• Data Availability: Off Eth by Saga Validator
  • Validity/Fraud Proof: Off Eth by Saga Validator
  • State Commitment: Off Eth by Saga Validator

However, the one-click deployment makes it trivial to launch a Saga chainlet vs. a traditional appchain or sidechain.


  • Affordable
  • Scalability is completely independent of Ethereum
  • Instant Finality, making bridging instant and cheap
  • Extremely efficient and easy to launch (one click deployment, 3 minutes or less)


  • No Ethereum security

To learn more about Saga Chainlets, visit here.

Introducing Saga Ethlets

We can (in fact) configure Chainlets to inherit Ethereum security like any other rollup. Because we start from a fully decentralized Chainlet, many of the solutions can co-exist in the Saga ecosystem.

We have reviewed the entire landscape of Ethereum scalability solutions and have discussed the pros and cons of each. In an ideal world, we can instantly, and cheaply, generate ZK validity proofs and execute them cheaply on Ethereum. In this hypothetical scenario, ZK is (without question) the best solution.

In practice, there are real limitations as have already been highlighted in this article, especially the non-trivial expense associated with ZK rollups today. Given those limitations, the first Ethlet configuration we will support is Optimistic Ethlets.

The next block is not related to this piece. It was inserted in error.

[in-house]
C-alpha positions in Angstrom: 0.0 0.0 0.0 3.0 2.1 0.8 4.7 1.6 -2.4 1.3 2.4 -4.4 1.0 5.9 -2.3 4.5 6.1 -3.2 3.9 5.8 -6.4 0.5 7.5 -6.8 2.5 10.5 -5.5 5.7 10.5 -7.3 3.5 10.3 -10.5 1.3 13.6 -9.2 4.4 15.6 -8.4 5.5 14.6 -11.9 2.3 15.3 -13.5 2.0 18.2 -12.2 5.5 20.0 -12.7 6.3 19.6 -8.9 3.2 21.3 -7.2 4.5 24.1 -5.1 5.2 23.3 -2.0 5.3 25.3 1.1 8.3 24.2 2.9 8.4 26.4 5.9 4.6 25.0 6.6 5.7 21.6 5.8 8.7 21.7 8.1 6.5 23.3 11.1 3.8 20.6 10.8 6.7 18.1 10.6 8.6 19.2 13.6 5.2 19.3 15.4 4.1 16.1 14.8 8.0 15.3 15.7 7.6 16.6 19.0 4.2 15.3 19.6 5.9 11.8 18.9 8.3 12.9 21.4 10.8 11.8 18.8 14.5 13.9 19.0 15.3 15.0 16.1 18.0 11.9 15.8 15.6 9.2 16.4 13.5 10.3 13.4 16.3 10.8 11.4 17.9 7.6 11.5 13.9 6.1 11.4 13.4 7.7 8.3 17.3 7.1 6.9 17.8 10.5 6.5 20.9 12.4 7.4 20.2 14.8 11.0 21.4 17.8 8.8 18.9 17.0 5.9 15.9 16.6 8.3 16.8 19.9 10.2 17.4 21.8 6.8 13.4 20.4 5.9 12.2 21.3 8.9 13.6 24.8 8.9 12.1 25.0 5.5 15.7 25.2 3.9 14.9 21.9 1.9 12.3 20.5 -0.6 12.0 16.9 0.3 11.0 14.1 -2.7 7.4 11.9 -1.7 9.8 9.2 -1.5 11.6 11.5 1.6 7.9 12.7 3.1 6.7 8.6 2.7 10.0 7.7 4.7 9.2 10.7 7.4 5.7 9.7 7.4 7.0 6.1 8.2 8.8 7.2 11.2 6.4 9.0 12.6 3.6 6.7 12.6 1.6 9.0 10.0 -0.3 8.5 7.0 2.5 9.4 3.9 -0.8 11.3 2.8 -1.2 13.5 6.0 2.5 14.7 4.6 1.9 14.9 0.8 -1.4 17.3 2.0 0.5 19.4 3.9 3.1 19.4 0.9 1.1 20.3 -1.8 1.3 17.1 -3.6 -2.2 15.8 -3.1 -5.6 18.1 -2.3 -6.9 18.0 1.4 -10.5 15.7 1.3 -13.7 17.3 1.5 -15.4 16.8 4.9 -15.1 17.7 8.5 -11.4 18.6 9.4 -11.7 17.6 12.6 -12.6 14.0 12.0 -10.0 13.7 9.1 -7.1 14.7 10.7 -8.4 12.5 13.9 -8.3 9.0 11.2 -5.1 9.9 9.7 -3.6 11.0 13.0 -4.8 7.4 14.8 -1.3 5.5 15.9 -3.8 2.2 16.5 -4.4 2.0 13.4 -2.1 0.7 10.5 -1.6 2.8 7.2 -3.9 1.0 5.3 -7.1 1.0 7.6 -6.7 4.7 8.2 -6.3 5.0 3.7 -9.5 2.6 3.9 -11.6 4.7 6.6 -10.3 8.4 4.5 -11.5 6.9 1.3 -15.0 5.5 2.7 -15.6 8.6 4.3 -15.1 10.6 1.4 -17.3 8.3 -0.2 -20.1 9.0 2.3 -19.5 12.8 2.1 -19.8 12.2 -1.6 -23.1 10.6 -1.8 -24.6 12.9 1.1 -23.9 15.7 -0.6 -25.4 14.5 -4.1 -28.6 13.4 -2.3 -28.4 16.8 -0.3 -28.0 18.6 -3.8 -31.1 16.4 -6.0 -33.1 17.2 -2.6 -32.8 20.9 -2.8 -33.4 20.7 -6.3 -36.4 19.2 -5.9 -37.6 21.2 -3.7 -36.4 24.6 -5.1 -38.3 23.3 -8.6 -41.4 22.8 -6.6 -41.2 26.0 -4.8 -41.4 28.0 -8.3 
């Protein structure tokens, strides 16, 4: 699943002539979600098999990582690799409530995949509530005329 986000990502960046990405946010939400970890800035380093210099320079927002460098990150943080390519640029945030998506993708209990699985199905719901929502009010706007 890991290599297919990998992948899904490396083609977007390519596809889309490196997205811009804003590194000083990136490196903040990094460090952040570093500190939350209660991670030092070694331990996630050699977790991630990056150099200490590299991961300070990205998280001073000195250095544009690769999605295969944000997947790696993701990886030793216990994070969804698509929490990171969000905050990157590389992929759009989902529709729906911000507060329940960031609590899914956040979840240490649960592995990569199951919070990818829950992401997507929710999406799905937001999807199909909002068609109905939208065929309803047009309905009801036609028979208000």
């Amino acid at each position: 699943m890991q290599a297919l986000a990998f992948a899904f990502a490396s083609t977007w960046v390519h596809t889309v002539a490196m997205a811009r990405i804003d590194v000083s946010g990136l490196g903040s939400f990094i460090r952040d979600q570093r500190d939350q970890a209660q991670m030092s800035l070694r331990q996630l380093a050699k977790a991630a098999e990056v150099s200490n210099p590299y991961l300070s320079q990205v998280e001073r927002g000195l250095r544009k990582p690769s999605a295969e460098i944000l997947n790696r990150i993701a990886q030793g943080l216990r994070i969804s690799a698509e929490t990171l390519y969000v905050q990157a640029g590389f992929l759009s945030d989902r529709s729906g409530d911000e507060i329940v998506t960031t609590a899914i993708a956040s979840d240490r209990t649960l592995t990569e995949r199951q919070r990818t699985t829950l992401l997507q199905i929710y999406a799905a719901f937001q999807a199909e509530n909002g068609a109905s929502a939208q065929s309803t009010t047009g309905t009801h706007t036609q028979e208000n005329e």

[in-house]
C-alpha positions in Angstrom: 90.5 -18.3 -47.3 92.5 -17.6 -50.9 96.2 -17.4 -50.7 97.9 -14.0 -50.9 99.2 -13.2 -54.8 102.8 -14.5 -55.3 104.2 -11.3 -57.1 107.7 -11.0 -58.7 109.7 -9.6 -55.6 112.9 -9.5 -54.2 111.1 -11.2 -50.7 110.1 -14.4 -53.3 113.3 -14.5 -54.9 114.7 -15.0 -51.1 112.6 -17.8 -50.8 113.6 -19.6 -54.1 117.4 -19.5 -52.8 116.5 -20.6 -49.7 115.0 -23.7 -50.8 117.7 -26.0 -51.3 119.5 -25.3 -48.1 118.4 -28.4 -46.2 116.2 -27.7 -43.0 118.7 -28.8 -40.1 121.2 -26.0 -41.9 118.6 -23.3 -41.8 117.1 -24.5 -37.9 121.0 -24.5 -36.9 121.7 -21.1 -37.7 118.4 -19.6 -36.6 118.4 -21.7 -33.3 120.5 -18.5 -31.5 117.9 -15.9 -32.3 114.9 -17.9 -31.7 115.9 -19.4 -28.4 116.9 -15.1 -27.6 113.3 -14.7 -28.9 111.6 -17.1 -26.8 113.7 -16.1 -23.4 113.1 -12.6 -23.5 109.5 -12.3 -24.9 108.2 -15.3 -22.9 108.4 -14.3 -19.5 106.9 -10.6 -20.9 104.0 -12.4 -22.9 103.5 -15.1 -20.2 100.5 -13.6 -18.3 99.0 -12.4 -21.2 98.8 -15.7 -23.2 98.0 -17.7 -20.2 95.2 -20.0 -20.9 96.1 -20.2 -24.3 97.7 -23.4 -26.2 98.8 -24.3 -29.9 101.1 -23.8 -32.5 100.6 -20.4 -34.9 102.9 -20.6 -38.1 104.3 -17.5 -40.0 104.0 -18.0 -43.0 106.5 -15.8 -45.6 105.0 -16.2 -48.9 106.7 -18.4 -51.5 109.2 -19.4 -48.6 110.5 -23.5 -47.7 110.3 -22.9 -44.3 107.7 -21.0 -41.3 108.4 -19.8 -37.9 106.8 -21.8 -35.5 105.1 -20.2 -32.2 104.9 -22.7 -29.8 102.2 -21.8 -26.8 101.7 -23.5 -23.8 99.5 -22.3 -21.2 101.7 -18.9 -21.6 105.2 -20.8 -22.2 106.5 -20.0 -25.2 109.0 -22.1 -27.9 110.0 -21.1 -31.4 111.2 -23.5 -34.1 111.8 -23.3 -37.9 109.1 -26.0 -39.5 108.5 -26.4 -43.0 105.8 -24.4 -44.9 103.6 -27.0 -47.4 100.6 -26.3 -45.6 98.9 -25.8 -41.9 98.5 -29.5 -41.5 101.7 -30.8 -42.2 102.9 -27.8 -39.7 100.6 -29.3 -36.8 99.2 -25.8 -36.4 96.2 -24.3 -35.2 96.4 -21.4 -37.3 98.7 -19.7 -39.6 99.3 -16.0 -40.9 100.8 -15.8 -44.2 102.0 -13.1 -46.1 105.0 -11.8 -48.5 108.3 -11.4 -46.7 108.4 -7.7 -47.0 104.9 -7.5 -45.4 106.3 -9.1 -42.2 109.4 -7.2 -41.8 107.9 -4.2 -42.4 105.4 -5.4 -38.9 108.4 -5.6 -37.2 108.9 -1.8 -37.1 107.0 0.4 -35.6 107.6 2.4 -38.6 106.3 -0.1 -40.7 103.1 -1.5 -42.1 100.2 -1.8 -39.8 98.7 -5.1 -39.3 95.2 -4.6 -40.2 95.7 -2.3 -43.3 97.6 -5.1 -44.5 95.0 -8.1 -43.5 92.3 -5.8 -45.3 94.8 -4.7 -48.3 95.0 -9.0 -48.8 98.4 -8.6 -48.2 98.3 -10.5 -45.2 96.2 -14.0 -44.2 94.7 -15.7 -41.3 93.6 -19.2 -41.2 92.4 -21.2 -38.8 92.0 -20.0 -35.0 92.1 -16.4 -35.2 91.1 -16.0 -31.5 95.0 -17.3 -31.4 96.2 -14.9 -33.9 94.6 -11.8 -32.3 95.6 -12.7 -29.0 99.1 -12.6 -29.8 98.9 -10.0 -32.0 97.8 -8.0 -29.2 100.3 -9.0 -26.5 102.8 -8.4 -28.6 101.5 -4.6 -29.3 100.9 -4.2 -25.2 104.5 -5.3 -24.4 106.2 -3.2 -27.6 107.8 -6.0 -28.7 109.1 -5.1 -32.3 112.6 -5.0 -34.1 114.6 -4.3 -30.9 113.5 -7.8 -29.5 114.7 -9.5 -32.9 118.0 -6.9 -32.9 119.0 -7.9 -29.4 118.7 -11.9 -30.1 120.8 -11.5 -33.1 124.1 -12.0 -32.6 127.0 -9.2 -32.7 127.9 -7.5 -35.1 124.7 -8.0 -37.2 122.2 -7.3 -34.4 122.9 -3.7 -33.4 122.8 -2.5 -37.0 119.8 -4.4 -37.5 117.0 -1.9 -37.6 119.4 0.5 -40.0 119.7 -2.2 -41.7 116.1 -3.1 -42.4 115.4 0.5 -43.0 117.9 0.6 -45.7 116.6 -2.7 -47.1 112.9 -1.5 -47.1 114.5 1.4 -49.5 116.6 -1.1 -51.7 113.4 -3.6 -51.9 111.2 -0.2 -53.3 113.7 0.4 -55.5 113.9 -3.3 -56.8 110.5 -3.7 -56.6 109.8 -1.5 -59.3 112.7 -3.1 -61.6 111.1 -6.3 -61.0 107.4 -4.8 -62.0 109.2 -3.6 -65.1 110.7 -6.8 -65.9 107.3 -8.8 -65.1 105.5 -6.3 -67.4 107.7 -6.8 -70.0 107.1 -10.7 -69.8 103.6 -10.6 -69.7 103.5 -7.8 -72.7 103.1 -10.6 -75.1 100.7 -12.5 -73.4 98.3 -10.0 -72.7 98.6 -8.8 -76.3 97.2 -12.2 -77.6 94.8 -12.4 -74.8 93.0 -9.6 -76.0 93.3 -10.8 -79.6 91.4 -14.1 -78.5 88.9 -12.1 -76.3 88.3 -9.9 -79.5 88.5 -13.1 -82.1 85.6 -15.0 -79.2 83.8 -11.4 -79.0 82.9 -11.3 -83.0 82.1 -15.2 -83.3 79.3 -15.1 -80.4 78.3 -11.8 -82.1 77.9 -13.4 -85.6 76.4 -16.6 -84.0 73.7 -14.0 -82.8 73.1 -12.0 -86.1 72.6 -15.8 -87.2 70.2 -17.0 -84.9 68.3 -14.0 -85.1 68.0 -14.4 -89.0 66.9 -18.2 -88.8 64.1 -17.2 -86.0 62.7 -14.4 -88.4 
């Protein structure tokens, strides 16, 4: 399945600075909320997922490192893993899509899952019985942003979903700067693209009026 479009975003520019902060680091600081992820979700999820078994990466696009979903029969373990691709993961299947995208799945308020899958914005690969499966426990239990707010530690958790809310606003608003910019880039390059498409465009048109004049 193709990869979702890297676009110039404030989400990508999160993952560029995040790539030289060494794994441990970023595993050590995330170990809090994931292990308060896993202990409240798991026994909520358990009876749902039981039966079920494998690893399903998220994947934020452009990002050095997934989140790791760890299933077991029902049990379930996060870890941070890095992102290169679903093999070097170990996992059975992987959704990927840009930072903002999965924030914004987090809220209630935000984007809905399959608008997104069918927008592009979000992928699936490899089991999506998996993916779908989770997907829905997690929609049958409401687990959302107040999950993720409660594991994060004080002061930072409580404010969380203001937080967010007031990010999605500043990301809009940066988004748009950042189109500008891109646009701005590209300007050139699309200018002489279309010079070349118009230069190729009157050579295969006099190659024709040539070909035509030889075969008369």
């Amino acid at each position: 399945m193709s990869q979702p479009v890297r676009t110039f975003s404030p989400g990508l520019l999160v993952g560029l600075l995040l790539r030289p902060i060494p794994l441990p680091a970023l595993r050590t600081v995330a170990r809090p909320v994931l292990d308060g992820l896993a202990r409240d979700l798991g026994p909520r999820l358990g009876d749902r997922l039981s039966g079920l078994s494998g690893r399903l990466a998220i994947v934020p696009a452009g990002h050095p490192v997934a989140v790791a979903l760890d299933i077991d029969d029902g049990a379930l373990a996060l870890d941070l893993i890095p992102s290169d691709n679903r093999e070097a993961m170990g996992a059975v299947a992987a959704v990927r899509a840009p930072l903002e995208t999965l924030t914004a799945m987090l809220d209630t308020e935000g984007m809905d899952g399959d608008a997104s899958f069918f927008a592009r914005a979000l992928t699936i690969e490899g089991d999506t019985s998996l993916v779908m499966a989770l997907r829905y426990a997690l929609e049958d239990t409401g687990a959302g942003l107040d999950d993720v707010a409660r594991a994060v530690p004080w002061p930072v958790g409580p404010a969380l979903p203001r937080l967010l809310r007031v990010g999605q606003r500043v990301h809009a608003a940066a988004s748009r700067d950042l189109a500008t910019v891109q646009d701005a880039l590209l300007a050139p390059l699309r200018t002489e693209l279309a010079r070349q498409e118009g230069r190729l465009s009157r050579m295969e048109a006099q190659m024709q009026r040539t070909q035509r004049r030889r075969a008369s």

Combining the best parts of Appchains, Rollups and Validiums

Optimistic Ethlets combine the configurability, speed and cost advantages of Saga Chainlets with Ethereum security for the best Ethereum scalability solution. The goal of an Optimistic Ethlet is to make Ethereum scaling as cheap as possible with instant bridging.

Data Availability

Generally an optimistic rollup requires a DA layer because it needs an avenue to collect user transactions and block proposals for a rollup in a censorship-resistant, available and safe way. Without an external DA layer tracking the canonical list of transactions that will be executed in the rollup, a sequencer may censor transactions without anyone knowing.